David Lewis is affected by the death of his wife Gillian, who fell from the mast pole of their boat on a sailing trip two years ago. David deals with his grief by continuing his romance ...
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David Lewis is affected by the death of his wife Gillian, who fell from the mast pole of their boat on a sailing trip two years ago. David deals with his grief by continuing his romance with Gillian during walks with her ghost on the beach at night. While David lives in the past, other family problems crop up in the present in the real world. He neglects his teenage daughter Rachel and his in-laws come for a weekend visit to help her. Rachel has lost her mother and needs her father to snap back into the real world and help her.Written by
David Stumme <firstname.lastname@example.org>
This is one of the worst play-to-film adaptations I've ever seen. Of course, that's because it's a terrible hack job of one of my favorite stage plays, so I'm biased.
It does my heart good to see David E. Kelley completely bombing out every time he tries to make a feature film. The guy is so overrated (in my opinion.) And he really, REALLY blew it with this movie, considering how excellent, how genuinely moving the source material is.
When I went to see the film (with well-founded trepidation), I noticed that the only laughs generated out of the dialogue were for jokes that are found in the original play. Unfortunately, Kelley has done great violence to the original story in his filmic massacre...I mean "adaptation"...and the movie falls flat, flat, flat. It utterly misses the deeper points of the stage drama.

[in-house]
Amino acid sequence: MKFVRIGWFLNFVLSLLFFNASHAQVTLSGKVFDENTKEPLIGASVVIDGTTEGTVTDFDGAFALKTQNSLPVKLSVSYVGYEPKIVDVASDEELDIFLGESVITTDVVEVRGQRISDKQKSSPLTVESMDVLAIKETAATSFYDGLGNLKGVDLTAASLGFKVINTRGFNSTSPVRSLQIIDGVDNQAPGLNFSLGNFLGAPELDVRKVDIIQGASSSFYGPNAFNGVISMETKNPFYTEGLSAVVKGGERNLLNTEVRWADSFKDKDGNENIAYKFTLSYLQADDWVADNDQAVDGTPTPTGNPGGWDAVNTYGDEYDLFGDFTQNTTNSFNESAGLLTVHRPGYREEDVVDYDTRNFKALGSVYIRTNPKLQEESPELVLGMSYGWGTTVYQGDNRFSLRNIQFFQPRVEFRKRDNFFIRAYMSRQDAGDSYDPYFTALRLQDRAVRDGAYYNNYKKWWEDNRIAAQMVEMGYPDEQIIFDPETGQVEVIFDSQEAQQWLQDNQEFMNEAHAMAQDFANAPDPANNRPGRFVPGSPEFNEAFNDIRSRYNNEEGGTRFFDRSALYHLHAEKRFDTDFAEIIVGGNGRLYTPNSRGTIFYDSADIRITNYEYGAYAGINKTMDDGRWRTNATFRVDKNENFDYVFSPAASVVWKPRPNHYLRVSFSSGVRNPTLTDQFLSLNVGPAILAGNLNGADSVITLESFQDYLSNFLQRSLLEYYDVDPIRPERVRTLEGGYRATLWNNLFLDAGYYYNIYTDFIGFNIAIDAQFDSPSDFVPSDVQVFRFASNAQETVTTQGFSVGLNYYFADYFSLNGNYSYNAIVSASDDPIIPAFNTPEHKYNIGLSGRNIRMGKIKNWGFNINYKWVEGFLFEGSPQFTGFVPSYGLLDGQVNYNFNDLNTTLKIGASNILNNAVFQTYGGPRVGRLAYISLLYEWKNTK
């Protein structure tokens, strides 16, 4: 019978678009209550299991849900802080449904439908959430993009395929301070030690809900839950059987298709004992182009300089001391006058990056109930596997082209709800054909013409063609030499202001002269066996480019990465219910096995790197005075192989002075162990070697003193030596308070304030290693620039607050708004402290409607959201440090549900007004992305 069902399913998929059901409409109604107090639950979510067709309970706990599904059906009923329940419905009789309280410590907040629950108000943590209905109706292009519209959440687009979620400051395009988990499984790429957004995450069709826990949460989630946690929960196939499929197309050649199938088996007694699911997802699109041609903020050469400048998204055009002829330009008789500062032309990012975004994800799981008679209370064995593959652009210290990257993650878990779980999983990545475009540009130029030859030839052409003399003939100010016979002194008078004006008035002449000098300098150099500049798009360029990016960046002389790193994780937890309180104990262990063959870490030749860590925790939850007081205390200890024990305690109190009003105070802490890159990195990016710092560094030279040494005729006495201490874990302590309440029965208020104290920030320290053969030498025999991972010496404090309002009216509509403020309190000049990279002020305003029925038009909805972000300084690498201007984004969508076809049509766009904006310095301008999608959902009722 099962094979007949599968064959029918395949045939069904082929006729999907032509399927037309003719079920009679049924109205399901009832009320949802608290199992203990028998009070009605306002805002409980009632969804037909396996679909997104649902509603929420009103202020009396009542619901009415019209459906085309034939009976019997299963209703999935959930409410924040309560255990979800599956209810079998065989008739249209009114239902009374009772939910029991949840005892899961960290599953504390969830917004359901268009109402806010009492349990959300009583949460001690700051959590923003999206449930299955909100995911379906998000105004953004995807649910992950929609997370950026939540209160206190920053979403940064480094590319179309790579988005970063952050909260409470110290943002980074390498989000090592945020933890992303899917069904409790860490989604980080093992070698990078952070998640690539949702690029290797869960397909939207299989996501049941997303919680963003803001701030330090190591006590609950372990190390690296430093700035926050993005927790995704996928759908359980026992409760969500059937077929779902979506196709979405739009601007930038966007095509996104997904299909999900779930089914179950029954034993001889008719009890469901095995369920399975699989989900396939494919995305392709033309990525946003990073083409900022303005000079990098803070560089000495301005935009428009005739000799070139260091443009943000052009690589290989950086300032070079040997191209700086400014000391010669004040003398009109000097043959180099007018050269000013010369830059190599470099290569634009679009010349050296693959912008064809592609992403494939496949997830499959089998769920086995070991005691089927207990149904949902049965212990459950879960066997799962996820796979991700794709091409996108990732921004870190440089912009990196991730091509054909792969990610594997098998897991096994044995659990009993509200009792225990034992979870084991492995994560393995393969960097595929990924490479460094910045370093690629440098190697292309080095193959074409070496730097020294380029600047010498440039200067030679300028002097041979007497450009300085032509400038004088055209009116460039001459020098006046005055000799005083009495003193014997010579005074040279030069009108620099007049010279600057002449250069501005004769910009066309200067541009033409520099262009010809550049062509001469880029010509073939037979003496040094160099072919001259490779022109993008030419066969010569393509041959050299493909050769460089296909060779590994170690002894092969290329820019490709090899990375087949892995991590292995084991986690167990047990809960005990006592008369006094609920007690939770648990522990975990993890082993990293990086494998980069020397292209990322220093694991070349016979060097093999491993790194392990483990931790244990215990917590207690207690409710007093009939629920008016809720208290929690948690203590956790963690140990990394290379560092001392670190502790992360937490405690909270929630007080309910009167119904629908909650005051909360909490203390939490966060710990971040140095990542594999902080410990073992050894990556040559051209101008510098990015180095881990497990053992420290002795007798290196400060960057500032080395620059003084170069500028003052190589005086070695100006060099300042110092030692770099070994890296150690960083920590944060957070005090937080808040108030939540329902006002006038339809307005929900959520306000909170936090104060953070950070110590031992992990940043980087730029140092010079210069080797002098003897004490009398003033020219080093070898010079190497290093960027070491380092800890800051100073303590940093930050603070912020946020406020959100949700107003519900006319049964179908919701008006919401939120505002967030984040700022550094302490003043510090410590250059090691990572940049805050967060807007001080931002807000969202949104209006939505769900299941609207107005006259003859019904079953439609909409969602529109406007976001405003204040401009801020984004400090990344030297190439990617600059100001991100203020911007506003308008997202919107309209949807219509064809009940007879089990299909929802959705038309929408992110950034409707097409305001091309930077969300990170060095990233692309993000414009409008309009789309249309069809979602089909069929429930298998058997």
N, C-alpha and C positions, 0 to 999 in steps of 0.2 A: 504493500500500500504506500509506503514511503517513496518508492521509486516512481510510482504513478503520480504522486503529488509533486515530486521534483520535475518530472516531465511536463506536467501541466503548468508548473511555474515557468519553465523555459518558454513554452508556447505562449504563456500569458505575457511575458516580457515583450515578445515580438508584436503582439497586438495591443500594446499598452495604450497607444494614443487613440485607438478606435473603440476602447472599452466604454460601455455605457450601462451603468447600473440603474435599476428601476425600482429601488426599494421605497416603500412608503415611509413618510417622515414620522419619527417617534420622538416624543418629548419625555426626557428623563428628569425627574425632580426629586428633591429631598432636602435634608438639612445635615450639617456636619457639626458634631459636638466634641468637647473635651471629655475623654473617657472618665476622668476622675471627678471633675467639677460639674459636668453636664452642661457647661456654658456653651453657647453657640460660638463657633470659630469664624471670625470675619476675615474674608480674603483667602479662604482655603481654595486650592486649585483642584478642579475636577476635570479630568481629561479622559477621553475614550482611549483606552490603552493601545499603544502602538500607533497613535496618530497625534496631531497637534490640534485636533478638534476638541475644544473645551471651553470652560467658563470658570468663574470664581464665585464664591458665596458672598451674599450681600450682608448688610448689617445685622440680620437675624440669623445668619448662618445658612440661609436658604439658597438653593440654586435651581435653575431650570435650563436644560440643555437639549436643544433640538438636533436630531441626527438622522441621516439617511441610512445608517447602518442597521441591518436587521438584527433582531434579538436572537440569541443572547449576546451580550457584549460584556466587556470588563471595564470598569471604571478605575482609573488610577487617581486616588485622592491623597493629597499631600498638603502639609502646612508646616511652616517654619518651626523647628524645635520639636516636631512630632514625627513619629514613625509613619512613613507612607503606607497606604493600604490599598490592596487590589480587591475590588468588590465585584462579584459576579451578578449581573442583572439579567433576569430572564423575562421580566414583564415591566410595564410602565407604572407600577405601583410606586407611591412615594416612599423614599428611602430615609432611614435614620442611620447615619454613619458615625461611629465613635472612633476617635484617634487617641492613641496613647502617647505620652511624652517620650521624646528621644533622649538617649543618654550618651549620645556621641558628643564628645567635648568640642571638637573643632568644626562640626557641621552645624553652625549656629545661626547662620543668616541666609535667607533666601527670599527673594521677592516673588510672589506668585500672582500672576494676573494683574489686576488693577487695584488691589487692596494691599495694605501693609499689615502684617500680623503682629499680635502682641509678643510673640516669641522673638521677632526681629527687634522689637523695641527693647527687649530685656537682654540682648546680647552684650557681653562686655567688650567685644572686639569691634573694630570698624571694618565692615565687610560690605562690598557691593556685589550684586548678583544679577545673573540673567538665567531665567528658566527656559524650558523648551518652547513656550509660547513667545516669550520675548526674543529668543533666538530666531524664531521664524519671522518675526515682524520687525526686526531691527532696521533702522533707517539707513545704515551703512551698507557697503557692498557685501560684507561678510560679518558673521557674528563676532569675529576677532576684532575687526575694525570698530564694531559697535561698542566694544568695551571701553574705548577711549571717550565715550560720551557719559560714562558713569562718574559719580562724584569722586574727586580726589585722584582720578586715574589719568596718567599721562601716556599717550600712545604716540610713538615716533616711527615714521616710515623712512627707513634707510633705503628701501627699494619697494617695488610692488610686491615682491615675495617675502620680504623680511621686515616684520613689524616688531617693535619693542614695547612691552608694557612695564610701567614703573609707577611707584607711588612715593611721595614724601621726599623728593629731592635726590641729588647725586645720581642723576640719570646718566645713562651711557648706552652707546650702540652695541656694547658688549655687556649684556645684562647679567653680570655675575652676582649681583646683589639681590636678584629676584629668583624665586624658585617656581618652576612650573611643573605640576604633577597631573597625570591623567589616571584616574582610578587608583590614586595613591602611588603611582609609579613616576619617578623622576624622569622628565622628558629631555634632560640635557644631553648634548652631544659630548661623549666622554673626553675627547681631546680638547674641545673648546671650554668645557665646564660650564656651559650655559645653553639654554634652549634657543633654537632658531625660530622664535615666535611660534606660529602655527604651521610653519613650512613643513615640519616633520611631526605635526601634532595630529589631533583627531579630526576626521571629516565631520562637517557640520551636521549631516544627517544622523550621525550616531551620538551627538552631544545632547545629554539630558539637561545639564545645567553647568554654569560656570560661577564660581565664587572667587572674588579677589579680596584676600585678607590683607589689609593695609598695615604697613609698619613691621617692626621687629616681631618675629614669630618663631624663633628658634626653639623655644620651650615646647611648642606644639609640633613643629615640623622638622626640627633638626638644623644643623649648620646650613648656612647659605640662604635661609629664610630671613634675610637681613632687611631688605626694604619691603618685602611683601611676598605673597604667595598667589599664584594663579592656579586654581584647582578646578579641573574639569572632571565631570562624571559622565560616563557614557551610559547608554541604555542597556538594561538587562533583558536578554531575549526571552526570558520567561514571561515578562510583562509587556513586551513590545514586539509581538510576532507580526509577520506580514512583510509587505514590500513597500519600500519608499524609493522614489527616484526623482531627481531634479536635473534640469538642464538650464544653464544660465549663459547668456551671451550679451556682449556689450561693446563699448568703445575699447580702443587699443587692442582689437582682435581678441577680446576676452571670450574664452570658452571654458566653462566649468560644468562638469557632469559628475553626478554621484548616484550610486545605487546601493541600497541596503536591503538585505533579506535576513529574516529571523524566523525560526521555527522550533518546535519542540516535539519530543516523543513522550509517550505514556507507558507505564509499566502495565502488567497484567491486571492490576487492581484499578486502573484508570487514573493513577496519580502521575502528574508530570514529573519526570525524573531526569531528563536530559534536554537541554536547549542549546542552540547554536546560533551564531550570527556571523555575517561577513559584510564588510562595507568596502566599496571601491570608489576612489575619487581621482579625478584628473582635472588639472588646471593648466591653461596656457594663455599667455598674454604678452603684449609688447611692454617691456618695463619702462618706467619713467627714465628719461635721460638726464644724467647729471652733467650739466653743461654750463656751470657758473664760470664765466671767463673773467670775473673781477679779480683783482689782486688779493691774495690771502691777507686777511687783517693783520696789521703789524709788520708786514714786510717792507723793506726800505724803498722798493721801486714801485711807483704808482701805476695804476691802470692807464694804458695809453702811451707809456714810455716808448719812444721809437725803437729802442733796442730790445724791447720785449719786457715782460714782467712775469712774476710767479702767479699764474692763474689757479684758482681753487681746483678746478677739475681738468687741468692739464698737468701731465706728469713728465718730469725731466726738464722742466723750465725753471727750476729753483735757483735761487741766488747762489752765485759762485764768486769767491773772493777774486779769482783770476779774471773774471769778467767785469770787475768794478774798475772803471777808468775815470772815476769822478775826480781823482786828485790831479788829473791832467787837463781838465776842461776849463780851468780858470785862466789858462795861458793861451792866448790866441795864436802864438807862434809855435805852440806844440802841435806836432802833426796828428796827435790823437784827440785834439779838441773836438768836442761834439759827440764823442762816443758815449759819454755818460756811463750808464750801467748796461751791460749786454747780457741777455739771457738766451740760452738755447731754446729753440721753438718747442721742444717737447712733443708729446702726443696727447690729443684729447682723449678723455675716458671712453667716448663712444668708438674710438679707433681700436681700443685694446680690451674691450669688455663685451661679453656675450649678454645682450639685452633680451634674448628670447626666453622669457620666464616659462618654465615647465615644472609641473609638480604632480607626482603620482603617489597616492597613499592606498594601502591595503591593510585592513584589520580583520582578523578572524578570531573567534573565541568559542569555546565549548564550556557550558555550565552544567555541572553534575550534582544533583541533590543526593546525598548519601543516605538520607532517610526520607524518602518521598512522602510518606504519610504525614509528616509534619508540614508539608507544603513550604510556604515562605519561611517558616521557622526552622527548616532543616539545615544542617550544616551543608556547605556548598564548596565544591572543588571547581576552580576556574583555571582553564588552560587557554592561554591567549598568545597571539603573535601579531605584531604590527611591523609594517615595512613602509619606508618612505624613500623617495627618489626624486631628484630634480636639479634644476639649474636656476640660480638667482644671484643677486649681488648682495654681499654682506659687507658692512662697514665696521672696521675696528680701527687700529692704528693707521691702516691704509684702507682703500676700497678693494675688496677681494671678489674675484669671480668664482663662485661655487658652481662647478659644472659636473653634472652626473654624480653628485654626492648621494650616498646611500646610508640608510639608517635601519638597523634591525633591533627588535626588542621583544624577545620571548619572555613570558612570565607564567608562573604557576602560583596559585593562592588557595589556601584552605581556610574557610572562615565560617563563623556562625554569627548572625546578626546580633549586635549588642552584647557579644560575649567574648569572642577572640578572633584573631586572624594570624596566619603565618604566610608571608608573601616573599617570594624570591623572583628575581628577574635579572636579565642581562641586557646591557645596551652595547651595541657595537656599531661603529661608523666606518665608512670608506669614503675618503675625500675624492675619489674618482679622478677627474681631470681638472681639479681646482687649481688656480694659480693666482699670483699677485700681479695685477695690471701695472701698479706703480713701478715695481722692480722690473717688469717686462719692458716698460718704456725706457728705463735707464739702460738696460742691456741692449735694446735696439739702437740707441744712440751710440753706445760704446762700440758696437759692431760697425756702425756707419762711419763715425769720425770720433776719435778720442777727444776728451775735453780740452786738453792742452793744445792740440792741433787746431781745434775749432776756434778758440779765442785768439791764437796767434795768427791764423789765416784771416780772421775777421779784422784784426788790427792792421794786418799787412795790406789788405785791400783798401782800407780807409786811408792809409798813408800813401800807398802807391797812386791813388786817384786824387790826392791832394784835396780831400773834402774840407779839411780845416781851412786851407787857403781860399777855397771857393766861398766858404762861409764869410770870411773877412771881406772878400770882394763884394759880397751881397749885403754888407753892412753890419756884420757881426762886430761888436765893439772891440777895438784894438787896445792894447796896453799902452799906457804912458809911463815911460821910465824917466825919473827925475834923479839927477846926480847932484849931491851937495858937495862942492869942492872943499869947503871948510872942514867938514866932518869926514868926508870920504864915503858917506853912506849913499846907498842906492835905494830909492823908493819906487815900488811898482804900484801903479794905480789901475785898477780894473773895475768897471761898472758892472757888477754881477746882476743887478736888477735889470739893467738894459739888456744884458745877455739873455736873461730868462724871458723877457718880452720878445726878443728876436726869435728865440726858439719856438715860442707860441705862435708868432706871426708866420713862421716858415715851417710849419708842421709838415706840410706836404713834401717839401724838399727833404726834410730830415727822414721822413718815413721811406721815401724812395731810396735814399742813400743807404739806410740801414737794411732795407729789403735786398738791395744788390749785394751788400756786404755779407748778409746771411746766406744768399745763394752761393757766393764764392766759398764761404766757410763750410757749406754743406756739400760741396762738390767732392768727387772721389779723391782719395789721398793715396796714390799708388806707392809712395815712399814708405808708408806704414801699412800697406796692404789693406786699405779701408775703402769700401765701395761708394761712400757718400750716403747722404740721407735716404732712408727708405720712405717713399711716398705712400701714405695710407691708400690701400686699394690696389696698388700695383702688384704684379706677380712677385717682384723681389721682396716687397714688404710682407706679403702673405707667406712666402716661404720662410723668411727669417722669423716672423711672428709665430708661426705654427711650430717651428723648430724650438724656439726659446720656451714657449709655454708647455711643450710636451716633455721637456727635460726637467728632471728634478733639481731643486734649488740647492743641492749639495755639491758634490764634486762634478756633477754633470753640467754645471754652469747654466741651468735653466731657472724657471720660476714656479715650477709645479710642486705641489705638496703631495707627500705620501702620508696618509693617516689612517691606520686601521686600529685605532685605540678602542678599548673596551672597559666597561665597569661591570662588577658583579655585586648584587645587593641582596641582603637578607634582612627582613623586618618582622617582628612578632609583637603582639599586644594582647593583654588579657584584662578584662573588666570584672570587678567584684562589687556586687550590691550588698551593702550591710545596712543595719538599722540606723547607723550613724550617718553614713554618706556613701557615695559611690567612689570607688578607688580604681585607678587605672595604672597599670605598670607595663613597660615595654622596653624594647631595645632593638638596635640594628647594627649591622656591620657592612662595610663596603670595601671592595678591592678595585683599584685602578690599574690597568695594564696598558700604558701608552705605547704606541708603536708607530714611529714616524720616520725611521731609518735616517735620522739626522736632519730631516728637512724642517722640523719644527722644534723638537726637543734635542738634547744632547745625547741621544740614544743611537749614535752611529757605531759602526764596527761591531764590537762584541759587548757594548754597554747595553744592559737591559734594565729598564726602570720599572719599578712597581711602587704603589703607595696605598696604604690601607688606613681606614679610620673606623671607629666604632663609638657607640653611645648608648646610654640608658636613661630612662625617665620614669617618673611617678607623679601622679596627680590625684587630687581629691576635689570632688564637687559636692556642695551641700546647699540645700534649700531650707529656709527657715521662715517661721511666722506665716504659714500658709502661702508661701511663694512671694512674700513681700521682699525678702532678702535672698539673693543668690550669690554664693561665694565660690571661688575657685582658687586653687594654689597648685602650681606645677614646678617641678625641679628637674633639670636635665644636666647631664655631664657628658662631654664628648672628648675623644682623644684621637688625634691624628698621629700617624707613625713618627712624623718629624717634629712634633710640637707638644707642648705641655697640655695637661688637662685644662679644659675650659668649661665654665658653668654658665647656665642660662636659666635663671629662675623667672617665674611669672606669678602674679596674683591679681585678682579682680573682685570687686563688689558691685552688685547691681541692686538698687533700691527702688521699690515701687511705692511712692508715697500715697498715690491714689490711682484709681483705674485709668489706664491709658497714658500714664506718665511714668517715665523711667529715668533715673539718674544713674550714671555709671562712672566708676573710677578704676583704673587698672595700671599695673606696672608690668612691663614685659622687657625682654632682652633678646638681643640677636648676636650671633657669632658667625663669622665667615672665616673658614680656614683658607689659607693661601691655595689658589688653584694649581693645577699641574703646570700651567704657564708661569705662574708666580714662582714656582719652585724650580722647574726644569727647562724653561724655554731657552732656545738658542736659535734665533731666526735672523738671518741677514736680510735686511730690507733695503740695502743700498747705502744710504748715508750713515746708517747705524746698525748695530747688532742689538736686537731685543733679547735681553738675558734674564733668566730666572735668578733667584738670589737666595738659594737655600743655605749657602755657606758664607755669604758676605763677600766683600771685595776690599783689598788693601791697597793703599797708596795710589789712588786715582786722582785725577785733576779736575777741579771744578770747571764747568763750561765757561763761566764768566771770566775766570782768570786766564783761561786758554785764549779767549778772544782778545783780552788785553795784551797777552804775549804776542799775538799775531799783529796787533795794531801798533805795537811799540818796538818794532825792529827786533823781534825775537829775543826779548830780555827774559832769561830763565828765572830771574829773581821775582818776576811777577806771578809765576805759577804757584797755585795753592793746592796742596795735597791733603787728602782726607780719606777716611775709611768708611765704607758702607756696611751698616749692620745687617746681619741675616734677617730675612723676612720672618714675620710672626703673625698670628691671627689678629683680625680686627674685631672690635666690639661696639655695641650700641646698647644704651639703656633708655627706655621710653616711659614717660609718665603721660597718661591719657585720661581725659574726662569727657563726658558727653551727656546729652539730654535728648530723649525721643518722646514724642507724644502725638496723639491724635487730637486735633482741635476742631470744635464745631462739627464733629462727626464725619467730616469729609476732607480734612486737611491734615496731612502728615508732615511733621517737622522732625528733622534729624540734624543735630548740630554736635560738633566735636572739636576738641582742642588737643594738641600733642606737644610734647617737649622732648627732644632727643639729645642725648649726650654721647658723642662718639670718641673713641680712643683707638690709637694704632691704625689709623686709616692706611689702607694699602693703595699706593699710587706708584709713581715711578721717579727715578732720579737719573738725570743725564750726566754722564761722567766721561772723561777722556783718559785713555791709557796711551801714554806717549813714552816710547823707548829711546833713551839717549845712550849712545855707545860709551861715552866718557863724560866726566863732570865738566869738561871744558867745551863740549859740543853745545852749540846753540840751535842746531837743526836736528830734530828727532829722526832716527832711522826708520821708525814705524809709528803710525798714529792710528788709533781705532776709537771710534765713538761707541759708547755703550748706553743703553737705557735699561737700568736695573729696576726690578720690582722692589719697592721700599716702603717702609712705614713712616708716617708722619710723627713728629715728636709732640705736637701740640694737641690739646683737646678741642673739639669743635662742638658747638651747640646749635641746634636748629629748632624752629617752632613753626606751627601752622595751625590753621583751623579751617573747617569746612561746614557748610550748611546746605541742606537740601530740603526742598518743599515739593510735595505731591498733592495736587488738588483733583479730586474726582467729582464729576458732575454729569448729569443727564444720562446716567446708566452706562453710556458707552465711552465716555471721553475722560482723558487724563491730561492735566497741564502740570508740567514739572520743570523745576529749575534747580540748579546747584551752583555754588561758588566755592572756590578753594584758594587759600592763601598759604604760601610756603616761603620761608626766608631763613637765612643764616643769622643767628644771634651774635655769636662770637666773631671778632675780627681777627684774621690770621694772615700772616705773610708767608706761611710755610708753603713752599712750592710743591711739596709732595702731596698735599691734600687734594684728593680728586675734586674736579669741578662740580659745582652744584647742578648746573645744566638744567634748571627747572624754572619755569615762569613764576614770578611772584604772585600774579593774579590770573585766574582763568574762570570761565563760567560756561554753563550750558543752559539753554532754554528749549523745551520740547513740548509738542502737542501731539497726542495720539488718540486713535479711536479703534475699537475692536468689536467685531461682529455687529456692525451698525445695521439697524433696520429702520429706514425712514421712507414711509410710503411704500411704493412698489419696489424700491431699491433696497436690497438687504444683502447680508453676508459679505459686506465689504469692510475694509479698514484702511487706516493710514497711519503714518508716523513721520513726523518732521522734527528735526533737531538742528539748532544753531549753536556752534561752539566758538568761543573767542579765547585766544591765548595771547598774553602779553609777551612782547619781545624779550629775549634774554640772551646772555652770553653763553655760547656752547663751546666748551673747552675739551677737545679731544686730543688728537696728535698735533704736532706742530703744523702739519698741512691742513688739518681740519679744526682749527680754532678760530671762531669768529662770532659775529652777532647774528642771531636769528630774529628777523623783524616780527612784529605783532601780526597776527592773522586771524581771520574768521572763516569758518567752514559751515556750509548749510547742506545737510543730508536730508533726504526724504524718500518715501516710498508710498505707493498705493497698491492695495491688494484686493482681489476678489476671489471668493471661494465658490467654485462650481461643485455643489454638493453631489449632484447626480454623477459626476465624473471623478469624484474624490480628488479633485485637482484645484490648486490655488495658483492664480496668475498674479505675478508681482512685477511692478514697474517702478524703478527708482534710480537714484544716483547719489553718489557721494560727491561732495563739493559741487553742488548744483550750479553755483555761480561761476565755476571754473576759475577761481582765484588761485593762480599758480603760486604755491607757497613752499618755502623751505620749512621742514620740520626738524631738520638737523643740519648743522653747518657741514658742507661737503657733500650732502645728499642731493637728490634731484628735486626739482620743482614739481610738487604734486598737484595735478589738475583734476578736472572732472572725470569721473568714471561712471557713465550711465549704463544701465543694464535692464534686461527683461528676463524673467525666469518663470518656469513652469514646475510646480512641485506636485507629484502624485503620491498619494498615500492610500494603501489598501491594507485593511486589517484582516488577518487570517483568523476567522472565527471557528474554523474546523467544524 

In fact, except for the basics of plot, it barely resembles the award-winning play at all. Esther, instead of being a professional psychologist, becomes in the movie version a busybody nag who has taken a couple of psychology classes, which somehow qualifies her to analyze the main character David. Pretty lame.
David E. Kelley (not the main character, thank God), in his infinite wisdom, turns Cindy into a horny little slut who tries to seduce Paul, instead of keeping her the teenage girl next door who has the sweet, and somehow sad, schoolgirl crush on David. Gillian's depth and complexity of character completely disappears. In the film she's merely an ethereal beauty who hangs around to inanely chat with David. The point of the play is that she's both saint and sinner -- something Esther wants David to remember, before he idealizes her into a fantasy that drives him literally crazy.
Ugh! I could go on, but it will simply make me angrier and angrier. This movie stinks. Read the play. It's only a hundred thousand times better than the movie, that's all.
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